Donna George Storey
Beauty in the Eye
My first foray into public erotic expression was not a story at all. Yet when I walked into the photography studio in Los Altos, California carrying a bag of lingerie, I felt just as tingly as I do when I’m writing a scene that passes my own wet test. Ever since I’d seen my college roommate’s boudoir photos at her baby shower a few weeks before, I’d been planning for my own sexy photo session. I was hoping to get pregnant soon myself. That would mean bye-bye forever to smooth skin, a slim body, and any claim to be worthy of the camera’s attention.
My roommate’s photo album was gorgeous, but she’d mentioned feeling uncomfortable with a few of the Playboy-style shots her male photographer requested. I decided then I wanted the more empathetic eye of a woman behind the camera. I found a wedding photographer in the phone book who also listed “boudoir” in her ad and arranged for a consultation. I was impressed by her arty portfolio and a feature in a local newspaper in which satisfied customers attested that the boudoir session made them feel beautiful, not to mention their husbands adored the results.
My own husband happened to be thousands of miles away working on emergency assignment in Tokyo for three months, which made it easy to schedule a secret session, although it also meant a very lonely summer. I couldn’t join him because I was finishing up my dissertation. Always dependent on external approval, a Ph.D. seemed inarguable proof that I was “smart,” although to be honest I still wasn’t convinced. After a year of intense focus on my dissertation, all I felt was numb.
The boudoir session was the perfect tonic. The shopping alone made me feel excited, alive, and very much in the body I’d basically ignored as I labored over successive drafts of my chapters. Suddenly I had a new desire, a goal I hadn’t let myself consider before. I’d always been “the intellectual one.” What if I could be sexy as well, at least for a few hours?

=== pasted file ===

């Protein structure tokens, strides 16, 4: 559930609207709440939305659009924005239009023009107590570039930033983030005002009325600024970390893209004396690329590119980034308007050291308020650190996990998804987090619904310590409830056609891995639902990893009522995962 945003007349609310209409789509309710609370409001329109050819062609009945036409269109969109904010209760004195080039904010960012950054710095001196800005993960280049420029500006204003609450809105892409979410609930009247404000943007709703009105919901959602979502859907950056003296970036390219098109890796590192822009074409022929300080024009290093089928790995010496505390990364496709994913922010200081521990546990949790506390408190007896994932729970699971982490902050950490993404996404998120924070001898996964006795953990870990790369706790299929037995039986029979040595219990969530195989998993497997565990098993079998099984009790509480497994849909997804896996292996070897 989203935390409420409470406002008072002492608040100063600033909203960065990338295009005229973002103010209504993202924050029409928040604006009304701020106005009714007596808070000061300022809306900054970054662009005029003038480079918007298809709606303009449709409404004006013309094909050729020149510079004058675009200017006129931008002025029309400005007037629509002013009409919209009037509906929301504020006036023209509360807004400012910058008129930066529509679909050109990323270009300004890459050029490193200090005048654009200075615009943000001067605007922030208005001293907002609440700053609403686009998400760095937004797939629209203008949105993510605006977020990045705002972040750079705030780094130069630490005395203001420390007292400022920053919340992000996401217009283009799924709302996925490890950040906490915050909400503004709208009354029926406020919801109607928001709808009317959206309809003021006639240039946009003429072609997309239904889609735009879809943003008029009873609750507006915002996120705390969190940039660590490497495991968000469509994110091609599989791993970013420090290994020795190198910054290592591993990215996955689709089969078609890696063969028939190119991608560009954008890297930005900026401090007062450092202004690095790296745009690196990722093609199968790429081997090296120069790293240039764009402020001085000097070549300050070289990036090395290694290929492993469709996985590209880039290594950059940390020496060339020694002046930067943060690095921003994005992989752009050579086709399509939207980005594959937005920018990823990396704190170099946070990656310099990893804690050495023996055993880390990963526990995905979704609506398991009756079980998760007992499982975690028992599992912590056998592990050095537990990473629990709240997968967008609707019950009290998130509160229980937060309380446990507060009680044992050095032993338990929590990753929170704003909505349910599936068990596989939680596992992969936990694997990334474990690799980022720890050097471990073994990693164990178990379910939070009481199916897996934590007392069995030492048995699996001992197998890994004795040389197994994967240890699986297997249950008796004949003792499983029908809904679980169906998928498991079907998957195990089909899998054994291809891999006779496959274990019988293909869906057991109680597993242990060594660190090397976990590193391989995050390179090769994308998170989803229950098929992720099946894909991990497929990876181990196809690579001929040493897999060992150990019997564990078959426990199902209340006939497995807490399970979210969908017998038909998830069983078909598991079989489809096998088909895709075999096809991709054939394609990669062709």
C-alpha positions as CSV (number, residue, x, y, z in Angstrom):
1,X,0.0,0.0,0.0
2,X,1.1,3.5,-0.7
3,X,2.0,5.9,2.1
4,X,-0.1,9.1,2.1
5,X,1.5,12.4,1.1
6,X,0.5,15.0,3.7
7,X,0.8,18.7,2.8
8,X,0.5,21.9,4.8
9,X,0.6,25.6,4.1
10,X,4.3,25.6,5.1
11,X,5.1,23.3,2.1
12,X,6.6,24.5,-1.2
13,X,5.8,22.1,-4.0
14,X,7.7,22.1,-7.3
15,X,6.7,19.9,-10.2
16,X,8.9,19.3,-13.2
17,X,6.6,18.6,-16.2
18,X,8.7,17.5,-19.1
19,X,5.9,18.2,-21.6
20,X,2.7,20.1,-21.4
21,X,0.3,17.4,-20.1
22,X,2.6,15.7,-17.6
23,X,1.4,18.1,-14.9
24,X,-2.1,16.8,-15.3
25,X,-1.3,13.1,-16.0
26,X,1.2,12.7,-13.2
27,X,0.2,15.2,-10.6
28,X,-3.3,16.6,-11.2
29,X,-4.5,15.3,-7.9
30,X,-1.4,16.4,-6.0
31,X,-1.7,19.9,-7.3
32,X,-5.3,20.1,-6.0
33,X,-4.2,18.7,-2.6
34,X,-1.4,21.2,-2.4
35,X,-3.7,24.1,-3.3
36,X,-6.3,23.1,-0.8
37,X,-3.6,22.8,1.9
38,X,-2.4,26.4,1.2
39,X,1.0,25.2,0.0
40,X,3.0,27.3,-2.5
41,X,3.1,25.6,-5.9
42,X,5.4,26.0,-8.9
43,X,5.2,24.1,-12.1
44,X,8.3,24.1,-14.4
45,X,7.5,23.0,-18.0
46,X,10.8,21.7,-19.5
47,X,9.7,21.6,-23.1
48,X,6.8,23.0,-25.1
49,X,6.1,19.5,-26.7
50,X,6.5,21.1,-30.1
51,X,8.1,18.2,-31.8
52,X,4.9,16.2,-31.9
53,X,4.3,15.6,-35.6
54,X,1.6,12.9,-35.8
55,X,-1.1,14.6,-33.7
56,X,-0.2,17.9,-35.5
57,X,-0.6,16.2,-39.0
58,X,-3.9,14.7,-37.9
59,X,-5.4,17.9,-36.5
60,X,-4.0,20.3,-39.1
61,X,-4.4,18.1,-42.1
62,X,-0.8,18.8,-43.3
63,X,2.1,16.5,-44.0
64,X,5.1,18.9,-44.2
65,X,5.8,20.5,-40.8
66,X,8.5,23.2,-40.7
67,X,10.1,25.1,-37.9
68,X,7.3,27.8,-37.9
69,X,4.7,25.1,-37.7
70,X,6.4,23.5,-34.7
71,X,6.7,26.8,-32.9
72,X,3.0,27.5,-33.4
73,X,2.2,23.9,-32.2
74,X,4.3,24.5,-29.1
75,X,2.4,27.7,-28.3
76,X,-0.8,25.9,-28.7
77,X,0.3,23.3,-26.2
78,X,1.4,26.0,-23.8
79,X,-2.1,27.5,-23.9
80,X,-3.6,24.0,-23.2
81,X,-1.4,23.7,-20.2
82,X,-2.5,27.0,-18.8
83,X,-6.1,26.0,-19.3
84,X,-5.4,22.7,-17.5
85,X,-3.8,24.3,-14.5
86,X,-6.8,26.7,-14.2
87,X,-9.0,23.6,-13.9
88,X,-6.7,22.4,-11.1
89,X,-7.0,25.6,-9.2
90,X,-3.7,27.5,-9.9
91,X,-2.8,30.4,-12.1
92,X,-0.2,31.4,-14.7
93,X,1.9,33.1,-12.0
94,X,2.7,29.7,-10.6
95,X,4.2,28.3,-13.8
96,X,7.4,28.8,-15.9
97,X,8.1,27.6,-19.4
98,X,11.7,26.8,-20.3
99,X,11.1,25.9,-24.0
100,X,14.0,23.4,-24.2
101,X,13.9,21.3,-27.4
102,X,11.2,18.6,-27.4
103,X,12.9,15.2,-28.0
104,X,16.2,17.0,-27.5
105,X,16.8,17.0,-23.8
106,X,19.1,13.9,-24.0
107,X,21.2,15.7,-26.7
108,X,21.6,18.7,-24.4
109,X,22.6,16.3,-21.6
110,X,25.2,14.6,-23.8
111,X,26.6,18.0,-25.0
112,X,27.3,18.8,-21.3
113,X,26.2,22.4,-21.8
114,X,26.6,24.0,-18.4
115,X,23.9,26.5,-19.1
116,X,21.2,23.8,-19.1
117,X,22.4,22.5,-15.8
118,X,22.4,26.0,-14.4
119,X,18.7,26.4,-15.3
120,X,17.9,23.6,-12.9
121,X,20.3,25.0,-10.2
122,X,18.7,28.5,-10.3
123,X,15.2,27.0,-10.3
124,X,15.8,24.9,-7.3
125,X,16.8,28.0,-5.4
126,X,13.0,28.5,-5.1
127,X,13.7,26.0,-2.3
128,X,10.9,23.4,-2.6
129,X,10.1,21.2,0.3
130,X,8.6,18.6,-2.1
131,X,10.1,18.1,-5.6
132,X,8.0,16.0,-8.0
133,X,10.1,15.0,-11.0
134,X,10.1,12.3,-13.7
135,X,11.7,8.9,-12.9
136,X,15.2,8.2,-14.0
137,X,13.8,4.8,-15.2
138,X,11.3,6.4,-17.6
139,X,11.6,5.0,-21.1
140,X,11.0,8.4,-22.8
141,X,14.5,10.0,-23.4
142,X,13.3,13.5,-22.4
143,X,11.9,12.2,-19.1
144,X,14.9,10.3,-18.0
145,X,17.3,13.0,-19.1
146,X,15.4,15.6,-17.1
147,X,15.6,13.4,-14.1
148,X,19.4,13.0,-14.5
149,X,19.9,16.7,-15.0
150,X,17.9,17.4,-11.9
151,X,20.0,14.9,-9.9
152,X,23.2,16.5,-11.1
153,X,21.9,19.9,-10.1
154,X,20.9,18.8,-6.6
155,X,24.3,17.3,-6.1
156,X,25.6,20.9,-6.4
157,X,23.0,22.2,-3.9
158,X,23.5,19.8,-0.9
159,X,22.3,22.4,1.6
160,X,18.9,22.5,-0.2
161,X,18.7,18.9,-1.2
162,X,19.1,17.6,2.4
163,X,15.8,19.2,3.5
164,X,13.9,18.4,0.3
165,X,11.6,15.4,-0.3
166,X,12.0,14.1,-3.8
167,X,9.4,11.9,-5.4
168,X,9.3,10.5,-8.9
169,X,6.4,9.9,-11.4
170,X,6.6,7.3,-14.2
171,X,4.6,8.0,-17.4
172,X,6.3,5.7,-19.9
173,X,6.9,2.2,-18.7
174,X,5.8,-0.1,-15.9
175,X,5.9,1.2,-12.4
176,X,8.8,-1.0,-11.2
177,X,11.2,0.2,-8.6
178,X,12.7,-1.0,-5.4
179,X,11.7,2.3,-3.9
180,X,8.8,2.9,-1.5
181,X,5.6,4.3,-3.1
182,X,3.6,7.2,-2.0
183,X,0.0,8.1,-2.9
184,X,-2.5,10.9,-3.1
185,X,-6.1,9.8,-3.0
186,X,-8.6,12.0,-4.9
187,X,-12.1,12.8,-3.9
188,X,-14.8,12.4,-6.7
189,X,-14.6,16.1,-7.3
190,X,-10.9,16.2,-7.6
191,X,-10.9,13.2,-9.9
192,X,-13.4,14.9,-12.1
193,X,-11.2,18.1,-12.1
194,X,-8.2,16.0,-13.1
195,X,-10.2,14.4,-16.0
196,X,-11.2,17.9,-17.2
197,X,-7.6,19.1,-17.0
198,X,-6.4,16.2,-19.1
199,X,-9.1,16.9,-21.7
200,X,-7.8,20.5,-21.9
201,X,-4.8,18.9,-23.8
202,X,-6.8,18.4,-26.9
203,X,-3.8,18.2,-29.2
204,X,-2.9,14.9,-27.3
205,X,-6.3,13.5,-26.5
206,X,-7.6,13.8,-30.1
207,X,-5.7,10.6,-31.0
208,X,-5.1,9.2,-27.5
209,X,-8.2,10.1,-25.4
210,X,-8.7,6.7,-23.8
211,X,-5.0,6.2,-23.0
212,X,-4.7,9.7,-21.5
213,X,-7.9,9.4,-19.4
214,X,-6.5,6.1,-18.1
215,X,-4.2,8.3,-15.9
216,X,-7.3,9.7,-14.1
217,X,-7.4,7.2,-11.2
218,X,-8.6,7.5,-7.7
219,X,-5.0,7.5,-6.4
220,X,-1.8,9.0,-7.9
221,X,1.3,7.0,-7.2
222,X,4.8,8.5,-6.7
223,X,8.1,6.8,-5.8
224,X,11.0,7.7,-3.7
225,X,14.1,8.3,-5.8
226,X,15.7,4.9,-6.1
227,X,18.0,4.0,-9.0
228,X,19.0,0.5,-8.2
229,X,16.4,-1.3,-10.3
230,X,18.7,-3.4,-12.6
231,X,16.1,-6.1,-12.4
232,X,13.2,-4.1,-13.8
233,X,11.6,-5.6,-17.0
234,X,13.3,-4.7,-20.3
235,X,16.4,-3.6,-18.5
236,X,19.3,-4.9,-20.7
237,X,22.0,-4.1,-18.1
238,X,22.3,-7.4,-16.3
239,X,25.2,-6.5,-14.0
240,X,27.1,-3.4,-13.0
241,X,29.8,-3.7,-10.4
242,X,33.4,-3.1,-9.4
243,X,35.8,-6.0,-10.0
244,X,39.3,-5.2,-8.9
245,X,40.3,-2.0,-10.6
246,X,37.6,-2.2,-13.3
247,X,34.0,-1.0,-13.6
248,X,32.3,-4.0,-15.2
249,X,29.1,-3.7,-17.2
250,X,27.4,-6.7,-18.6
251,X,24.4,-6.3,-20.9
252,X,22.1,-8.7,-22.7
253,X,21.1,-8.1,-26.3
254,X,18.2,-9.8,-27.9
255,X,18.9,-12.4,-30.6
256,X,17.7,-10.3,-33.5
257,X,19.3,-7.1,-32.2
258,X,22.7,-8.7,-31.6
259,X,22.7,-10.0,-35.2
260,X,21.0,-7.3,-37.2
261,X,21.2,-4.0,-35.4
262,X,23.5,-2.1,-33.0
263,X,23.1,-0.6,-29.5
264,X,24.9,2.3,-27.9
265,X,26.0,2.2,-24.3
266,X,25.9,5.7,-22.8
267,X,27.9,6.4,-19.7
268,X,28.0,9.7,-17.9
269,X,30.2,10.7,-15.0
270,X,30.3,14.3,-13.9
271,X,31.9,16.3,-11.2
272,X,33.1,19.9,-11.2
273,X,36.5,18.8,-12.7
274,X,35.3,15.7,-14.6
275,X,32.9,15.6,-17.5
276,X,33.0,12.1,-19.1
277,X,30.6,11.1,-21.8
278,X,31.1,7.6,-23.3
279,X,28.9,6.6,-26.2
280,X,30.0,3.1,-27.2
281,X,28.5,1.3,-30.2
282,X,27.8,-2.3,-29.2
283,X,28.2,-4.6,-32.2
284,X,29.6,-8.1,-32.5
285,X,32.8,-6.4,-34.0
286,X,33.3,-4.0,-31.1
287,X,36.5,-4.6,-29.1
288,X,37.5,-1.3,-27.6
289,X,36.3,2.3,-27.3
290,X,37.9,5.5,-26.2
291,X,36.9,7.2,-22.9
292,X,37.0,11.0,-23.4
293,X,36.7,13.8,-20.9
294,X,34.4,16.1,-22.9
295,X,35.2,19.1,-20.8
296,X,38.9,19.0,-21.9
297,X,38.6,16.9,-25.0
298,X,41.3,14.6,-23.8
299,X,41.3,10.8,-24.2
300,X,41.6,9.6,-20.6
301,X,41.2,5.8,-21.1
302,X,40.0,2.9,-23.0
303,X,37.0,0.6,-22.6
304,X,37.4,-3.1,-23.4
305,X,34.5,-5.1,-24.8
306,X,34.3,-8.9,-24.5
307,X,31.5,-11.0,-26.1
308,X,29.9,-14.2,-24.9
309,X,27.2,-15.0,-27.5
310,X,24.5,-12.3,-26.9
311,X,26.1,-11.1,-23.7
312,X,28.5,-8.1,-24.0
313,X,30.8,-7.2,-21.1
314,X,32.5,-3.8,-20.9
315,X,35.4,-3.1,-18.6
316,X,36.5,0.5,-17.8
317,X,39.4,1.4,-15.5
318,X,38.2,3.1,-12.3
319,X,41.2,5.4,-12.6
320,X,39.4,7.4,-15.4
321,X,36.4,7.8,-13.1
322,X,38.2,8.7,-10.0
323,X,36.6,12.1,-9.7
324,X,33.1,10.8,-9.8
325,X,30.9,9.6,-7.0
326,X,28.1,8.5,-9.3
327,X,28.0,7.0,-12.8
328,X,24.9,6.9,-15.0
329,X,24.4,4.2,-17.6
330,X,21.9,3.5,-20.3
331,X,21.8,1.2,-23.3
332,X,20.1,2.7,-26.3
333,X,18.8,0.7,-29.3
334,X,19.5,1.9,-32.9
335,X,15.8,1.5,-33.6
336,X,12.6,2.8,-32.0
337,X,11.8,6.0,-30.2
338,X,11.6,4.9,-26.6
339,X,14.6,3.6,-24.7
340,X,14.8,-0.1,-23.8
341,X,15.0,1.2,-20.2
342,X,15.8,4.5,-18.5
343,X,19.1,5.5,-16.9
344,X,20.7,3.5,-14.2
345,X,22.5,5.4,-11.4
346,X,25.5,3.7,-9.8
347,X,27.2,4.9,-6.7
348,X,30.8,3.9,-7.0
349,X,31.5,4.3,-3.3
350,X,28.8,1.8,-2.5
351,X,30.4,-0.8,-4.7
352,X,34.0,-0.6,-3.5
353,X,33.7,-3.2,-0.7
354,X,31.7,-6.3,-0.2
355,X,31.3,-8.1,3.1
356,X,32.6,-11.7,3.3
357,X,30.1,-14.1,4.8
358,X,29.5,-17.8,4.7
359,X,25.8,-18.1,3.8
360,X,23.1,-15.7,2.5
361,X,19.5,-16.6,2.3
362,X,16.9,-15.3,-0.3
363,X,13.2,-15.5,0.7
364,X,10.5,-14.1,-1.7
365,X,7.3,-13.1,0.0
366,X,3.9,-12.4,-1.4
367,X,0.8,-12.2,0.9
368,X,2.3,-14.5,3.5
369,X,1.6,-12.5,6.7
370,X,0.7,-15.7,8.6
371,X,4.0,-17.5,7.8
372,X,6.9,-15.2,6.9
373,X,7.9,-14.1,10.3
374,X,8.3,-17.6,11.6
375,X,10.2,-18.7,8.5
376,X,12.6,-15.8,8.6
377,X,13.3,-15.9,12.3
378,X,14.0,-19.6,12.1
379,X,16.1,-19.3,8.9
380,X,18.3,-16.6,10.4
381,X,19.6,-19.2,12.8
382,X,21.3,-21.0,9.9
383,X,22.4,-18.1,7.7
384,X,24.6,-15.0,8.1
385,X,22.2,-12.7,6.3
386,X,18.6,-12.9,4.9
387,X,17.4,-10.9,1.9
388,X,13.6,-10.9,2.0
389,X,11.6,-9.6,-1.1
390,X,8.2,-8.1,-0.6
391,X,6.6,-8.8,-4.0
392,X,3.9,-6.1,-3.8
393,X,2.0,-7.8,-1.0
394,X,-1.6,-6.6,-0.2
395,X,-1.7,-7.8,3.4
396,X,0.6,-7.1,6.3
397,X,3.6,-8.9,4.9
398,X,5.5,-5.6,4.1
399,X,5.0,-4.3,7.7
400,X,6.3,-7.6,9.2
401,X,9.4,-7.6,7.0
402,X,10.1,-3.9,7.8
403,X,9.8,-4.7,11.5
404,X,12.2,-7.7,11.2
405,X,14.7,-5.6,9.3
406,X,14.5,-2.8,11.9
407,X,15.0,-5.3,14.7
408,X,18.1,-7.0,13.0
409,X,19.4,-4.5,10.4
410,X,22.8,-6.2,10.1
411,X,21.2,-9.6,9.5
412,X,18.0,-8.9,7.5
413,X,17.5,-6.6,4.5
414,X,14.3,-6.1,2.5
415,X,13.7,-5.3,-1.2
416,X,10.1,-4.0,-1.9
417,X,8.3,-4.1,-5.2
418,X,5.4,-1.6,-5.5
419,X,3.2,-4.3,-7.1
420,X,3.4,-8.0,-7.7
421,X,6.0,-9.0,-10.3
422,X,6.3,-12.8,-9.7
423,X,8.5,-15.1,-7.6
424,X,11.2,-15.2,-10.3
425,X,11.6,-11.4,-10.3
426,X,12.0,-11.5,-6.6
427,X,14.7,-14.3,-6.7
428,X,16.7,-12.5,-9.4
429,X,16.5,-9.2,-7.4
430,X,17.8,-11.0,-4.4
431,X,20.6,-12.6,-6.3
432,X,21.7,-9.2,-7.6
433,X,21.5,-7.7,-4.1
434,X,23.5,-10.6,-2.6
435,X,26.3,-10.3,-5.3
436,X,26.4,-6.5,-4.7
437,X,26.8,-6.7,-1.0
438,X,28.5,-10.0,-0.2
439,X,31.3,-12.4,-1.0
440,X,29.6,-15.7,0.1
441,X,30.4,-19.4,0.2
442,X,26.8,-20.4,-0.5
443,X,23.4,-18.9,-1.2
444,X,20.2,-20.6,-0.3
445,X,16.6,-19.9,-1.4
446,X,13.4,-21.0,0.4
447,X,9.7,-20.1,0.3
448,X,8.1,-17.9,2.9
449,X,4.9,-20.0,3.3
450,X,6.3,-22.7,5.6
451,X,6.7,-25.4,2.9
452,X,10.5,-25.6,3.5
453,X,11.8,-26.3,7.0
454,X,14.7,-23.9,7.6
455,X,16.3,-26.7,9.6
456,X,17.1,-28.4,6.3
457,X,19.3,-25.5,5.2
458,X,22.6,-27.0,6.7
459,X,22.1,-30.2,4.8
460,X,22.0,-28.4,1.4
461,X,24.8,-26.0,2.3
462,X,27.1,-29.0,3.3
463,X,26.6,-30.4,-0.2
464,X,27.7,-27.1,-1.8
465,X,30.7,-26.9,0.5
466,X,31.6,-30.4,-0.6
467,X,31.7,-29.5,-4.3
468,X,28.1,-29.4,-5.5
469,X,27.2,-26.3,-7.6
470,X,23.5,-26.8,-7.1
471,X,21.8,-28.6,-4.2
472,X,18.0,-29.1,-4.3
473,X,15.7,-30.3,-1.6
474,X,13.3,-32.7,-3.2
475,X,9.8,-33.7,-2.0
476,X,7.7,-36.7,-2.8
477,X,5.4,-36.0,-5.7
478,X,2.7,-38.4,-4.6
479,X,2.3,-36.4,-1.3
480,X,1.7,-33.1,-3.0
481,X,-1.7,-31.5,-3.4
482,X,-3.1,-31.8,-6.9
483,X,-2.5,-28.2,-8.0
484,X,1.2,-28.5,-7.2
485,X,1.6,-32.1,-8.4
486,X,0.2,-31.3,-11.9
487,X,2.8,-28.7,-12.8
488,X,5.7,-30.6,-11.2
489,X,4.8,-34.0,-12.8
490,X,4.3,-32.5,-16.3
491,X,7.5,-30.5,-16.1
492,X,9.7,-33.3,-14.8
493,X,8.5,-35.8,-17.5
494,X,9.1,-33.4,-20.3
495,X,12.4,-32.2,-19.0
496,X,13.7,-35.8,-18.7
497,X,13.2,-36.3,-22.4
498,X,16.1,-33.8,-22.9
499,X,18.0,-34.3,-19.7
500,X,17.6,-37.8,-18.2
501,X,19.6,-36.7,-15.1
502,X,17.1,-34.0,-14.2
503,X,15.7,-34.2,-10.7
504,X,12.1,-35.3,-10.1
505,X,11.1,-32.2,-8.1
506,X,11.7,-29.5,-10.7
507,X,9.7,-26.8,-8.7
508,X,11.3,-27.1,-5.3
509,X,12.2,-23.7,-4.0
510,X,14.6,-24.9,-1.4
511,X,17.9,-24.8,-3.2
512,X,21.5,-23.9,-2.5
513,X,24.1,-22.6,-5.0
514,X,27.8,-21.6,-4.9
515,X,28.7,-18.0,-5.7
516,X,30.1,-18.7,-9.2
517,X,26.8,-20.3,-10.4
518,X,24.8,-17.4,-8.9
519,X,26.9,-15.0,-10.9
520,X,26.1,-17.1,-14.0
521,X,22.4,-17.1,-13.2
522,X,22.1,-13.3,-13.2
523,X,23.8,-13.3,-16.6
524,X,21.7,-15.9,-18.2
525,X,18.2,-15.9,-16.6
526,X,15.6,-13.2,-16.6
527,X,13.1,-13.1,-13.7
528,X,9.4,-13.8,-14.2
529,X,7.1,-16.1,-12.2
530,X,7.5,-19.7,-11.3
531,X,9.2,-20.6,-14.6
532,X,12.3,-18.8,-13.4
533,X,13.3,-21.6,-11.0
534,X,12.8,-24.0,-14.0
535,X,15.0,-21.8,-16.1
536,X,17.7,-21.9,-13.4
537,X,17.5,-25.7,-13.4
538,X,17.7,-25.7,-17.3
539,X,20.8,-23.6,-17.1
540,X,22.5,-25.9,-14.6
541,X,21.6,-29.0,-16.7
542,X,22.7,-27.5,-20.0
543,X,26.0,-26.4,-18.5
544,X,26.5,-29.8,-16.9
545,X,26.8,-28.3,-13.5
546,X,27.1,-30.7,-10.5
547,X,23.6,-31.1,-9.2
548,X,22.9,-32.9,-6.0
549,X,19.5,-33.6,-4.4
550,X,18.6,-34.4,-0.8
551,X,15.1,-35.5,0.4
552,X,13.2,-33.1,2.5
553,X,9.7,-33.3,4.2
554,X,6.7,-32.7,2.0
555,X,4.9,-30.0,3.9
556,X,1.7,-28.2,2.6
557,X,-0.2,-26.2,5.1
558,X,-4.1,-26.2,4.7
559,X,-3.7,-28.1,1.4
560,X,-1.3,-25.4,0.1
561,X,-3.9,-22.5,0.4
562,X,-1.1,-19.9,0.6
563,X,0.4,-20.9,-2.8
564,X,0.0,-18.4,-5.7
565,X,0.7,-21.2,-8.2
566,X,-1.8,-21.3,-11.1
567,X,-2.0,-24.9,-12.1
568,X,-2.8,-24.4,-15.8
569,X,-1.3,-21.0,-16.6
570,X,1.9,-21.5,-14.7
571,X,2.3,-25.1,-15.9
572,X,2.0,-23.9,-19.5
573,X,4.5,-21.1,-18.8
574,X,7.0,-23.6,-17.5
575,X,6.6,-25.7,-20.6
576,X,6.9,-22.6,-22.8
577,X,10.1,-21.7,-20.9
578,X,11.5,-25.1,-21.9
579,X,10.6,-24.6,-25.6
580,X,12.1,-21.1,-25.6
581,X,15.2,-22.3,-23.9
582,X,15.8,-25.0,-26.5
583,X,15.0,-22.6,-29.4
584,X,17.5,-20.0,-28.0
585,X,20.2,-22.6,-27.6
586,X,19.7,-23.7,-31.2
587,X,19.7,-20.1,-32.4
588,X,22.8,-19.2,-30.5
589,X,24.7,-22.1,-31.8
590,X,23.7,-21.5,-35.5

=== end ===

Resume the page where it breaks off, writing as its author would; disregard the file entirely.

On that warm August evening, we started off the session with me in a black body suit and thigh-high stockings against white satin. Next came a series in the peignoir I wore on my honeymoon, set against blue velvet. “Beautiful. That’s perfect,” the photographer purred. I’ll admit I felt prettier with each compliment, each click of the shutter. Then came the time to take off my clothes. Raised by a mother and two older sisters who were all quite comfortable being naked in each other’s presence, I was never especially shy around other women, but I did pause for a moment.
Lingerie was one thing. Naked was the real thing.
I’d been admiring female nudes since I could remember, especially high-brow, black-and-white compositions, which sometimes produced secret stirrings that helped me understand why men enjoy porn. But those women were chosen by the (undoubtedly male) photographer as a muse, and thus were certified as beautiful works of art and emblems of desire. And just as I needed teachers to tell me I was smart, I needed the approving gaze of men to feel pretty. The light in their eyes was my proof, whether the steady flame of a lover’s or the momentary flicker of a stranger’s on the street. Without that spark, I was invisible, even to myself.
Commissioning my own nude portrait—not being tricked or charmed into by some libidinous male—suddenly felt impossibly bold, even arrogant. I was making myself into Beauty, fearlessly daring unknown eyes to see me in the flesh, even if these photos were meant for my husband’s eyes alone.